The impromptu performance apparently went well, she recalled. “And after I had gone with her to the club, do you know, all of the work in the house was lighter? Oh, it was as wonderful as the Lord’s work!”
Later, impresario Ella B. Moore, who owned and booked the famed Park Theatre in Dallas’ Central Tracks neighborhood, heard Glinn and offered her a position on the spot.
“I made up my mind to go down to the theatre ‘cause I was only getting eight dollars,” Glinn said. “I never had nothing when I was a child and that’s why I went into the show world. I wanted clothes and I wanted a little money and I wanted to take care of my son — I didn’t want to do the wrong thing by my son.”
In another account of Glinn’s discovery, blues singer Harriet Burleson said she heard Glinn singing in her church and was so taken by her voice that it was Burleson who introduced her to Moore. Glinn’s warmly sincere personality and obvious talent soon led to introductions with the elite of the South Dallas music community, including frequent accompanist, guitarist Willie Tyson.
R.T. Ashford (the man responsible for another Dallas legend, Blind Lemon Jefferson) introduced her to the talent scouts of Columbia Records in 1927. Ashford immediately put Glinn on the road, usually with Tyson, and the duo toured the South where she recorded sides in Dallas, New Orleans and Atlanta. Oliver said that Glinn was “popular and dependable,” perhaps because of her deep roots in the church. She interpreted the blues of others and apparently wrote some of her own songs as well. And her records sold well enough that she was a mainstay on the African American Theatre Owners Booking Association (TOBA).
But following her final recording session in Dallas in late 1929 and tiring of the constant touring, systemic racism and lifestyle of many musicians and singers, Glinn told Oliver she walked away from the music industry and returned to the church.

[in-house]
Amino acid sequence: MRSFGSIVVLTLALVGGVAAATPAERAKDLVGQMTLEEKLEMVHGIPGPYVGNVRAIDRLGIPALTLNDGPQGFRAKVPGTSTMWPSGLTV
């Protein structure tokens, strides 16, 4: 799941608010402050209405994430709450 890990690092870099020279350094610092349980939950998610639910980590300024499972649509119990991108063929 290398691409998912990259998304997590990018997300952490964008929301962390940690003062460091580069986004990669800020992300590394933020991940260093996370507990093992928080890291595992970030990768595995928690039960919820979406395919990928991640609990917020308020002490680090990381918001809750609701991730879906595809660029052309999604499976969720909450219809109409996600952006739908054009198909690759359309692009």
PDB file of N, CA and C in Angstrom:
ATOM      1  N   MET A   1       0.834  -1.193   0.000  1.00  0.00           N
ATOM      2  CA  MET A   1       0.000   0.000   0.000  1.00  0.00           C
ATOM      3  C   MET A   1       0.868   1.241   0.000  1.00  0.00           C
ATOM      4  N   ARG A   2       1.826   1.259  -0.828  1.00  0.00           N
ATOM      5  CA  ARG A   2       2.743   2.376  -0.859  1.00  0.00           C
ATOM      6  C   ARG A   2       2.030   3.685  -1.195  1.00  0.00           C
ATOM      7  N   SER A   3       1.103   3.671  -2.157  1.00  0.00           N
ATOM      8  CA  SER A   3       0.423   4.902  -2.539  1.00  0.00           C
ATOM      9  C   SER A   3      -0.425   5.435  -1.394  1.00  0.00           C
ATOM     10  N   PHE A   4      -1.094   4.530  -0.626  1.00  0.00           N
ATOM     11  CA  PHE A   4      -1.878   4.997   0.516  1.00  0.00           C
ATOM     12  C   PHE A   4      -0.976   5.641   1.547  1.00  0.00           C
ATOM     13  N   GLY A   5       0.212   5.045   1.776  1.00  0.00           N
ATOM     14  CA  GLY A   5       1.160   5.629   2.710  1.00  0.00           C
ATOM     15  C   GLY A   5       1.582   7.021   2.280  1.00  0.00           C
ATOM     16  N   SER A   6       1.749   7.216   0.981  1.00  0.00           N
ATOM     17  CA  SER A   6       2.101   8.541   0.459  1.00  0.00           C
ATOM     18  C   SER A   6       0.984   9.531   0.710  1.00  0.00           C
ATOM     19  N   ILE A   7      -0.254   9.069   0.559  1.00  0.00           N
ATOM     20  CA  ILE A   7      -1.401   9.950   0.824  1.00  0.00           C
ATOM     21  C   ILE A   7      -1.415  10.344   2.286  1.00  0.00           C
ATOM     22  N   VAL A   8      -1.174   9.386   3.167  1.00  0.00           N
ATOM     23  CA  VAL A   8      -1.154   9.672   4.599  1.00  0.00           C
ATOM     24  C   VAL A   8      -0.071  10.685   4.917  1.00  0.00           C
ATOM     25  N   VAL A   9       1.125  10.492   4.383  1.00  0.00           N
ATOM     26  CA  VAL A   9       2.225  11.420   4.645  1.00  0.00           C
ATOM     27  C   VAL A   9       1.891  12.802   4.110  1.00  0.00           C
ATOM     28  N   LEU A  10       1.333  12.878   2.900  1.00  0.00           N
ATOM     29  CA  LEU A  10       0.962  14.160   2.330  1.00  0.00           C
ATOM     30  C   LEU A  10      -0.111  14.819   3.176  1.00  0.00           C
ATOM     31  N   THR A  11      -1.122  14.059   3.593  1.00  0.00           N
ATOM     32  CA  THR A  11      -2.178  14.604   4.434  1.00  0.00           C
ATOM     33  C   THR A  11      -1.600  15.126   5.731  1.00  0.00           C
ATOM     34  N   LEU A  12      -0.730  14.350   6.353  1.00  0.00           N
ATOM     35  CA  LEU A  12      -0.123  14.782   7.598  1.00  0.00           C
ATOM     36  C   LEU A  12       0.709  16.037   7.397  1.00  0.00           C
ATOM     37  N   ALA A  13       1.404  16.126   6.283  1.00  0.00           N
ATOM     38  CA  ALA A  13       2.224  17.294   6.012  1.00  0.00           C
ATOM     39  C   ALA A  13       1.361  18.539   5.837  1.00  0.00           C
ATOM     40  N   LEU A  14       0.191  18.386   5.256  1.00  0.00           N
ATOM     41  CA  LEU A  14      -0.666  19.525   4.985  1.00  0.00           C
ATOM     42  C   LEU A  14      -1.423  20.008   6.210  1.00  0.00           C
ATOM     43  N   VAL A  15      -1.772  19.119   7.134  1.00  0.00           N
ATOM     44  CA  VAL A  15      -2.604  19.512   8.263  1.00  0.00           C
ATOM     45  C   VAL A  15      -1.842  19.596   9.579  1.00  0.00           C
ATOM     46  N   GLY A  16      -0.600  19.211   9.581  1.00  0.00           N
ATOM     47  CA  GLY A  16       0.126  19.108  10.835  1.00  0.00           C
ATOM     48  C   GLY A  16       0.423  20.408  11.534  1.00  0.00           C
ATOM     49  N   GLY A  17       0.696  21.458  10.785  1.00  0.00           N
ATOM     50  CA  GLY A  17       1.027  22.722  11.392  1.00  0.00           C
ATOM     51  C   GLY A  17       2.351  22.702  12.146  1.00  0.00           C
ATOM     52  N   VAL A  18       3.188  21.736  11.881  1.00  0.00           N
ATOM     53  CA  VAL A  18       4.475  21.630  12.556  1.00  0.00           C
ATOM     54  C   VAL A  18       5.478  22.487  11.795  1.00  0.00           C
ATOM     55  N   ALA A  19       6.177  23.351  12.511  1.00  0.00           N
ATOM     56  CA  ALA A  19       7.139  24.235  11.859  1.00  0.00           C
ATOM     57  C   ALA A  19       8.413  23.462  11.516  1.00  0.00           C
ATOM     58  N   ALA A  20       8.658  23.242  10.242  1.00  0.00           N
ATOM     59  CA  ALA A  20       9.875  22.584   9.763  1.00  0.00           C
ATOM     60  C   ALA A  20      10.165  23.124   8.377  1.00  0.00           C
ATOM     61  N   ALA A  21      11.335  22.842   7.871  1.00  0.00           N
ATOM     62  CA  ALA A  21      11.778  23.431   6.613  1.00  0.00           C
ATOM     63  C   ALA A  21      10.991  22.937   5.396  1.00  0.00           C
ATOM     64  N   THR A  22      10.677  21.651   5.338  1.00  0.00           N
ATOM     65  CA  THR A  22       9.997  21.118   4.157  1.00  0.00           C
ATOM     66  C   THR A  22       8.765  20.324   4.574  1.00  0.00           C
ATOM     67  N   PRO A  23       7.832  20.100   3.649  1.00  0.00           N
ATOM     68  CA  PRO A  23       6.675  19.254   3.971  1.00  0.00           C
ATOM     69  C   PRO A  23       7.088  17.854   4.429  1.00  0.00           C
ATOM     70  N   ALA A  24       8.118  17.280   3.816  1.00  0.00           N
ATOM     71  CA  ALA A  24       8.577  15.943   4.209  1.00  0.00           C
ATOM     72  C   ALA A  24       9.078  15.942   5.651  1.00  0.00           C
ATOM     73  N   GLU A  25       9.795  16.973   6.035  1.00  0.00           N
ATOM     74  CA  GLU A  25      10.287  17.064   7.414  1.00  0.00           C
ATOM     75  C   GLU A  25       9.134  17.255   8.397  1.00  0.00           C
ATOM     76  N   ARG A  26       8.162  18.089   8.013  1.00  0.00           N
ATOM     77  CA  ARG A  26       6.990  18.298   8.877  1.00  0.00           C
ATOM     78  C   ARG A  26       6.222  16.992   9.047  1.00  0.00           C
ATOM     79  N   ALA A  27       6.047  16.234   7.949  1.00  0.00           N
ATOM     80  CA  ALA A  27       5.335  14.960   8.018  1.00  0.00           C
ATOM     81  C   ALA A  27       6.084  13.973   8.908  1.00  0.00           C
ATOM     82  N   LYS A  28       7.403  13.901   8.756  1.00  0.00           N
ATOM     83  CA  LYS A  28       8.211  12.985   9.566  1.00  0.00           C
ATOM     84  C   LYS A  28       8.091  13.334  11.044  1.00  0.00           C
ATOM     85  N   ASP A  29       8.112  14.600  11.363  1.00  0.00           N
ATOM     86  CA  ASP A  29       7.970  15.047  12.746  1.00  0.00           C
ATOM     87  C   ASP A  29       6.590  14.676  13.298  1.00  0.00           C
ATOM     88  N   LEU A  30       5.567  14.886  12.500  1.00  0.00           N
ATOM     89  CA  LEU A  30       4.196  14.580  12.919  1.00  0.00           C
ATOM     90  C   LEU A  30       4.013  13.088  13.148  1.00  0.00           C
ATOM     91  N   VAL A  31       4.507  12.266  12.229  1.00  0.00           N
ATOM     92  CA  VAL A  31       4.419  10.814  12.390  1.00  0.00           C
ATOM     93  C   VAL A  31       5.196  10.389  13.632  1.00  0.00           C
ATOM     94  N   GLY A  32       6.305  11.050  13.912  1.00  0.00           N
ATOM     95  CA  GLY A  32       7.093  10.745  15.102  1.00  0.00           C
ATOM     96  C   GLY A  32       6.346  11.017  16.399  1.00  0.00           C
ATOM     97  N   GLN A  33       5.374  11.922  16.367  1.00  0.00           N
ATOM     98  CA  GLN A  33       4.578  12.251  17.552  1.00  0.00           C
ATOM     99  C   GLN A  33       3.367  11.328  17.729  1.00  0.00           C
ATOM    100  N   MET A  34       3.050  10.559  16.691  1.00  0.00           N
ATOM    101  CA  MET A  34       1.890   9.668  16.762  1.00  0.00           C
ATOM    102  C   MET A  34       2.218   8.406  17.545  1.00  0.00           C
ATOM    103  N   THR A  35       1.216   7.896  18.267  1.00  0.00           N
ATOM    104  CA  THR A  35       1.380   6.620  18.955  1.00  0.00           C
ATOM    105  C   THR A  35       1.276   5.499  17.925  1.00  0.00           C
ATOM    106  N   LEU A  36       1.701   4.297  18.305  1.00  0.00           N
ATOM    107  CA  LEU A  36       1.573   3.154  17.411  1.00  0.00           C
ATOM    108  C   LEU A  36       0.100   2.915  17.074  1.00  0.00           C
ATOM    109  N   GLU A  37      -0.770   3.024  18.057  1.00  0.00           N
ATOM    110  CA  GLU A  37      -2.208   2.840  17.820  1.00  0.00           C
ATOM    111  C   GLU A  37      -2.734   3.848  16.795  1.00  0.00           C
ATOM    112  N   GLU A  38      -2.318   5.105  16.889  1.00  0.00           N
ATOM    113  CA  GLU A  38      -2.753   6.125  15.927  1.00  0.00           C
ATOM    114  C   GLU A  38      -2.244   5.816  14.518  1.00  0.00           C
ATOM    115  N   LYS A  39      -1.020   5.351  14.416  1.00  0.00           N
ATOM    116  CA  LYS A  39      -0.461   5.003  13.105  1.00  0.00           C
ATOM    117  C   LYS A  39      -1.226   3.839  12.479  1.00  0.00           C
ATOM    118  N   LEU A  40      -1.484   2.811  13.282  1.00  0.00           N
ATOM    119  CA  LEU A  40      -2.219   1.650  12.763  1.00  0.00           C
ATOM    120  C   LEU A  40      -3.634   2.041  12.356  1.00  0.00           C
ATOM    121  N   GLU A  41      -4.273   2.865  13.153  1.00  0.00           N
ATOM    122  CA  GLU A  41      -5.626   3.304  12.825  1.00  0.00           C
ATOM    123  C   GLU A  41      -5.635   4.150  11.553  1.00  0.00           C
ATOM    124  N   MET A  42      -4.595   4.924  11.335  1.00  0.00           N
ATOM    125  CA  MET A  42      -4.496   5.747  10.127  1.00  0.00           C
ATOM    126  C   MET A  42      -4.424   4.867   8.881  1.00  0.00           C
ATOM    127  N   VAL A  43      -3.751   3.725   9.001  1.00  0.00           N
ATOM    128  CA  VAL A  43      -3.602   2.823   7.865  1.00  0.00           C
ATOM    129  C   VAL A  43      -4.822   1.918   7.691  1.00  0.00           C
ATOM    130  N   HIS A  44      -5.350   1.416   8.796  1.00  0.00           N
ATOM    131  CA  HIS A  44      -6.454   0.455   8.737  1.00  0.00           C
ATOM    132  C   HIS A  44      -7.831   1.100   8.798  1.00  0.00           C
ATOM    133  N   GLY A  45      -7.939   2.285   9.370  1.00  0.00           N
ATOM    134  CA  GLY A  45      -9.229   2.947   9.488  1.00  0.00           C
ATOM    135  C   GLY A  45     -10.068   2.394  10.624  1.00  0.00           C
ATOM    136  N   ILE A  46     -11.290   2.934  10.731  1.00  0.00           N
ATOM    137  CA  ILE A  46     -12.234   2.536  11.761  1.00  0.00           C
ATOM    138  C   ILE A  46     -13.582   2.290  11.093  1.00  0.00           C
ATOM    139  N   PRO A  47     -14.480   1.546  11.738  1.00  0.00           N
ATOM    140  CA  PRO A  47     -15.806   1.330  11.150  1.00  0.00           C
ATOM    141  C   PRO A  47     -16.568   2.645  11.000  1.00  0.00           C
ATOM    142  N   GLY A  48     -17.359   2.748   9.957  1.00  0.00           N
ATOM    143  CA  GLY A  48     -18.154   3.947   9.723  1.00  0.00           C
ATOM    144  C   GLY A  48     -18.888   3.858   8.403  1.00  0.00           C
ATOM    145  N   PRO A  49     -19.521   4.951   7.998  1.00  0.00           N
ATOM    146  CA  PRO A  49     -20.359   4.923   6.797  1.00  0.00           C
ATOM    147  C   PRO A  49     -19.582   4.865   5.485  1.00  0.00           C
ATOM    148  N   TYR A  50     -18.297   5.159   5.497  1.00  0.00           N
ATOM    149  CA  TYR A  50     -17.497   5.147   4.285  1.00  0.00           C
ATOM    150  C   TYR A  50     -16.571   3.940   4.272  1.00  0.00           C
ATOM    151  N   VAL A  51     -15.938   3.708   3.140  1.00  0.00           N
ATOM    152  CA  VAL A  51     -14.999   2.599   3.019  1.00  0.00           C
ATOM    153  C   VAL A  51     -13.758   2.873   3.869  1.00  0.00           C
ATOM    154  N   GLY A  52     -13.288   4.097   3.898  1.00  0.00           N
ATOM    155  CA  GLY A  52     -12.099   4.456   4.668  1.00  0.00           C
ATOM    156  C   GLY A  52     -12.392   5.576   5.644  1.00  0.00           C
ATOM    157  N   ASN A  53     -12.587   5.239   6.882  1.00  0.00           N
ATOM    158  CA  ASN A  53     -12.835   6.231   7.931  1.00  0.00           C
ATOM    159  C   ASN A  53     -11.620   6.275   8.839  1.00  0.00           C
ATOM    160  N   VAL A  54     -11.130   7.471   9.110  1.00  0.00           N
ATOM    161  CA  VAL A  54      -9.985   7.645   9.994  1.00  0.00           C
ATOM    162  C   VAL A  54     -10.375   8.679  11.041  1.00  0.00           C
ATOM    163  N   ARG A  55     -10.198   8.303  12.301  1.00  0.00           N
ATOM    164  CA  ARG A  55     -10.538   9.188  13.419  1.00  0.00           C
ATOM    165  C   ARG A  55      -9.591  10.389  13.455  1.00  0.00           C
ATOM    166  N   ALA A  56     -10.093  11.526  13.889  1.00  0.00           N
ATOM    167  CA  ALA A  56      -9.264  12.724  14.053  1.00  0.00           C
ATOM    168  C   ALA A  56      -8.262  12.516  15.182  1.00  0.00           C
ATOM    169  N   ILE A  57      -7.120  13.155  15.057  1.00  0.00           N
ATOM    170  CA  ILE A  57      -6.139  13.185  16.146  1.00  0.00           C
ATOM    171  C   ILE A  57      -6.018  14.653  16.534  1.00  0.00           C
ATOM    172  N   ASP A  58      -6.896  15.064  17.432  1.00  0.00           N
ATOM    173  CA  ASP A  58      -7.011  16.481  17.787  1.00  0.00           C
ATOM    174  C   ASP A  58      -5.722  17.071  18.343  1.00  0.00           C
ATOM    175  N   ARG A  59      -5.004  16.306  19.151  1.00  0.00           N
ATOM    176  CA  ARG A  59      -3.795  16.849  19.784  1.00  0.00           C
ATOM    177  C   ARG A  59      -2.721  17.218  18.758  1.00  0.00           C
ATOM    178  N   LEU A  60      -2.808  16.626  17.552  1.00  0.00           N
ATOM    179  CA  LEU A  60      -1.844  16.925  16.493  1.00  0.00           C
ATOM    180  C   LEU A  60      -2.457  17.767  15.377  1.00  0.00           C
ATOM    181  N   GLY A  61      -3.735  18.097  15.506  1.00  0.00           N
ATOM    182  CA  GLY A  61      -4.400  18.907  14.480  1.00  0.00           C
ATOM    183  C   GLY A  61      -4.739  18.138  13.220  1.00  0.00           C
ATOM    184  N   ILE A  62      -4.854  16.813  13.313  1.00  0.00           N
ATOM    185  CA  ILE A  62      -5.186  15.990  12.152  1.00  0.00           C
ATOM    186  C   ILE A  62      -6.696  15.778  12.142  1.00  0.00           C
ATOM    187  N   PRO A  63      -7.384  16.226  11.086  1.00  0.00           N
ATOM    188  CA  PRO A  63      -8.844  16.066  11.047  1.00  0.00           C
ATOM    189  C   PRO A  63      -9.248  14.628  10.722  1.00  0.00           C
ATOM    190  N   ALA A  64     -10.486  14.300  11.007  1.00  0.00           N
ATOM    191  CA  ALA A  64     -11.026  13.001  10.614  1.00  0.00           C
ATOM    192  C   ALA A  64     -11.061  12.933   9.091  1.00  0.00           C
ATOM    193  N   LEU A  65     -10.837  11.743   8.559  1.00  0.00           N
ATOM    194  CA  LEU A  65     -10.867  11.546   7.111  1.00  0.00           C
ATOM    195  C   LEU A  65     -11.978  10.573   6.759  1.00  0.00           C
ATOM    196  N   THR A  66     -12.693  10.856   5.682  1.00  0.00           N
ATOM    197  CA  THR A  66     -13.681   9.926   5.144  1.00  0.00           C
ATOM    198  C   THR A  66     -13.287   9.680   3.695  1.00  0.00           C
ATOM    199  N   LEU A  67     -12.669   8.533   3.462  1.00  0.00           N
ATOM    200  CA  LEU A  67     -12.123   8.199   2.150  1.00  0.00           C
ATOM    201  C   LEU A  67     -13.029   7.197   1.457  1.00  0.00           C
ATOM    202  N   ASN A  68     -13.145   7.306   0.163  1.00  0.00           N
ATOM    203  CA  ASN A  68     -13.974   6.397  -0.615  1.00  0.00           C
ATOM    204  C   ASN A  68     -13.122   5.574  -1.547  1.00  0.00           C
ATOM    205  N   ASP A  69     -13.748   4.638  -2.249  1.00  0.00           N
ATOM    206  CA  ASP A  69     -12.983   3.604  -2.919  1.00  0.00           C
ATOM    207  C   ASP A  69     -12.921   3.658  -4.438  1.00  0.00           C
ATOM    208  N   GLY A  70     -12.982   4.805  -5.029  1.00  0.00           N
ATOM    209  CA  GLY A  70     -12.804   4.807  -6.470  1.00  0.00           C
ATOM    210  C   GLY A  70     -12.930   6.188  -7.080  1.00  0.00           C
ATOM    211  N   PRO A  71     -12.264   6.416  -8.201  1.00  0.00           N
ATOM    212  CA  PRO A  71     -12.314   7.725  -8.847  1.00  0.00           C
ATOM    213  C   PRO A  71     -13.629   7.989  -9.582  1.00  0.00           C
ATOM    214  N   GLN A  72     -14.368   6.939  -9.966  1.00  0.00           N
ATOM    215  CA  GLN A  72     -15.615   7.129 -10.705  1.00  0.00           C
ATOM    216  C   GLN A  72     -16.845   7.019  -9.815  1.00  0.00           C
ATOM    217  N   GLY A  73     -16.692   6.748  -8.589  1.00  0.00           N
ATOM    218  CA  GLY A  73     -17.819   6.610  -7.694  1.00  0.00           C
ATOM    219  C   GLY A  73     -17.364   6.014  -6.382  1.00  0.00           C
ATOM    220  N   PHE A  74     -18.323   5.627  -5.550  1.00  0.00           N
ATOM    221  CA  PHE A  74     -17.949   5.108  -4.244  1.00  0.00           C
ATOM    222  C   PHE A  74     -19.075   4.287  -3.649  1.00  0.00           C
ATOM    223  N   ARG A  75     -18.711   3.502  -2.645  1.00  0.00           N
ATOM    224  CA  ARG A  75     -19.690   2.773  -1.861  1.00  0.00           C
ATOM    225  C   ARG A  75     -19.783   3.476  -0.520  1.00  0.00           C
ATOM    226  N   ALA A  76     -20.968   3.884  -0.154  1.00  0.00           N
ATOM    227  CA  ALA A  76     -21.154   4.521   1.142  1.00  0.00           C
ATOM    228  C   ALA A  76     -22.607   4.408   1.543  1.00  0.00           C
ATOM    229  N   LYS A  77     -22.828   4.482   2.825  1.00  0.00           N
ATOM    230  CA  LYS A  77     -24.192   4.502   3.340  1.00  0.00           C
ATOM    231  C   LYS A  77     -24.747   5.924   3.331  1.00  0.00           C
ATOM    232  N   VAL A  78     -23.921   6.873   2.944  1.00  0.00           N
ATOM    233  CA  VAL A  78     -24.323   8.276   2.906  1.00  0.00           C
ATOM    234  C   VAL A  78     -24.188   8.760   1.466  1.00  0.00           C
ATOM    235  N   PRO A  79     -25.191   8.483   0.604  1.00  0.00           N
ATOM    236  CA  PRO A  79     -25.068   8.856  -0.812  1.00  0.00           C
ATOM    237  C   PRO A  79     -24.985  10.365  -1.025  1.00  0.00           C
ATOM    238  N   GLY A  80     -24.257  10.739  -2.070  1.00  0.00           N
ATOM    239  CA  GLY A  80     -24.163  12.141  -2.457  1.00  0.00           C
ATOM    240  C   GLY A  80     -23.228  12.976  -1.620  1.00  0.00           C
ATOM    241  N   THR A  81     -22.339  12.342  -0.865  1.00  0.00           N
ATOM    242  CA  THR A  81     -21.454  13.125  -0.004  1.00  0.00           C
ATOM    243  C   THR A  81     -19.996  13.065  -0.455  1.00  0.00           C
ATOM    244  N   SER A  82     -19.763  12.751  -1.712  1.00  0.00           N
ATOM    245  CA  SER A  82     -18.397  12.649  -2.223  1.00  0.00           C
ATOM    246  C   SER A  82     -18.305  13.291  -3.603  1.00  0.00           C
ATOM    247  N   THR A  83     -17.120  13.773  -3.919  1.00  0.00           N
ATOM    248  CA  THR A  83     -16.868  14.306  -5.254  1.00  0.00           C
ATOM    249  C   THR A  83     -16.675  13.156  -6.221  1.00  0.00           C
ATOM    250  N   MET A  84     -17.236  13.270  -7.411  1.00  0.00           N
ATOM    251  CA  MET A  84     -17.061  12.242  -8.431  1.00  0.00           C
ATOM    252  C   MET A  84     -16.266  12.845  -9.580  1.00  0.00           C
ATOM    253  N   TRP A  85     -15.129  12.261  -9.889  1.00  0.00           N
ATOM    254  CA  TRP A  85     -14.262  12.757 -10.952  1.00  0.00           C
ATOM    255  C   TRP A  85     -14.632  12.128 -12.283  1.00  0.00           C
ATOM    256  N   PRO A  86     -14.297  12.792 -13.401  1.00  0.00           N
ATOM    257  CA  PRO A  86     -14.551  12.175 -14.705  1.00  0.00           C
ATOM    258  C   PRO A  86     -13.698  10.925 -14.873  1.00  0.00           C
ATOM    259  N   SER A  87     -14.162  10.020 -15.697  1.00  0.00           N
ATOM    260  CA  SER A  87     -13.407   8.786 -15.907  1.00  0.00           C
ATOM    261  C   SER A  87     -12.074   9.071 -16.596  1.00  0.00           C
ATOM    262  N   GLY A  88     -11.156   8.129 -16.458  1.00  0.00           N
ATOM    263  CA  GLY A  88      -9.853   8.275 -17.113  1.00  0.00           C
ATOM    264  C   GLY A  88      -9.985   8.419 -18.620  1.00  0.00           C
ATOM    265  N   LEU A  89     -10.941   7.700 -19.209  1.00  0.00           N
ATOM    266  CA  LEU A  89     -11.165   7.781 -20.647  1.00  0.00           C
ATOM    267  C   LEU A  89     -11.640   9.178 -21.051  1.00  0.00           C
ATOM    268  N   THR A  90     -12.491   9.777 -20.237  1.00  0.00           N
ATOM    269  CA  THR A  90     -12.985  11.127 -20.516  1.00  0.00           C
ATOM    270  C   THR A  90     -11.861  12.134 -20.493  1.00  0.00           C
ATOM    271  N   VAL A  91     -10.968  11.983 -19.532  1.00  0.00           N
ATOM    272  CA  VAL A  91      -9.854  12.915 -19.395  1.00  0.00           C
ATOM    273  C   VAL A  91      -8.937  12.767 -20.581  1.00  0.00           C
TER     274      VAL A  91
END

And that’s about all we know of Lillian Glinn. Oliver took one of the few known photographs of Glinn outside her home, apparently happy and content in her life, smiling broadly, wearing the cat’s-eye eyeglasses of an earlier generation. He guessed her to be about 70 at the time.
Since then, various musicologists have continued to analyze and celebrate her slim body of recorded work. The first recording session took place in Dallas on December 2, 1927, and resulted in four songs, “All Alone and Blue”, “Come Home, Daddy”, “Doggin’ Me Blues” and “Brown Skin Blues”. Frequent collaborator Willie Tyson is listed as playing guitar on all four tracks.
Texas musicologist Michael Corcoran has discovered that the December session was conducted by Columbia’s Frank B. Walker and included not only Glinn’s recording debut, but those by two other legendary Texas musicians, Blind Willie Johnson and Washington Phillips.
Corcoran noted that Columbia ran audition advertisements in the major Texas African American newspapers asking for musicians to audition. The finalists — including Glinn — were recorded on December 2. It was a big deal.
“They had made a phonograph record,” supervisor Frank B. Walker said years later. “And that was the next best thing to being president of the United States.”
Not long after that, a Columbia advertisement for the 78s in a Black newspaper touted Glinn as “a new singer of the blues, full of pep and personality. She possesses an extraordinary voice, of which every word gets over on the phonograph.”
The studio sessions were often haphazard, and Glinn never knew who would accompany her on any given track.